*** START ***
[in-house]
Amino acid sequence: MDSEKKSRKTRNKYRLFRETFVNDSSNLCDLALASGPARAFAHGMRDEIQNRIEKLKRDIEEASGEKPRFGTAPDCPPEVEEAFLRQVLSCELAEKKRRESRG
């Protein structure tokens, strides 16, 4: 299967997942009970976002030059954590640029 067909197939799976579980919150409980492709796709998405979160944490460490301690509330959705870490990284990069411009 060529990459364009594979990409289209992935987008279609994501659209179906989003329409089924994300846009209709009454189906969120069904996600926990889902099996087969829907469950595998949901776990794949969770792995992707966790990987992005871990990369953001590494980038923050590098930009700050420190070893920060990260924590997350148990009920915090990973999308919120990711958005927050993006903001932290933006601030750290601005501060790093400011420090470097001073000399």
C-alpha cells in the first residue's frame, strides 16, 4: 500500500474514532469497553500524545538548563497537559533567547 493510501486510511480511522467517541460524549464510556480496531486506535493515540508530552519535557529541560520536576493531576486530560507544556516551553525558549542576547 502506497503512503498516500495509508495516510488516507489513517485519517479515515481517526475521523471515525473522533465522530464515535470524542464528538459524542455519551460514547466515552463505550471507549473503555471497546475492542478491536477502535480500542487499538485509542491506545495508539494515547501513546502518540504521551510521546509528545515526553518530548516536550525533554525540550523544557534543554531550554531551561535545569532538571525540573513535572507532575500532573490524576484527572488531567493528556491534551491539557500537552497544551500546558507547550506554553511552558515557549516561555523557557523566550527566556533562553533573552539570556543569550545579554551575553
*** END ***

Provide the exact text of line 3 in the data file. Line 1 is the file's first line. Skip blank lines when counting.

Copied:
């Protein structure tokens, strides 16, 4: 299967997942009970976002030059954590640029 067909197939799976579980919150409980492709796709998405979160944490460490301690509330959705870490990284990069411009 060529990459364009594979990409289209992935987008279609994501659209179906989003329409089924994300846009209709009454189906969120069904996600926990889902099996087969829907469950595998949901776990794949969770792995992707966790990987992005871990990369953001590494980038923050590098930009700050420190070893920060990260924590997350148990009920915090990973999308919120990711958005927050993006903001932290933006601030750290601005501060790093400011420090470097001073000399």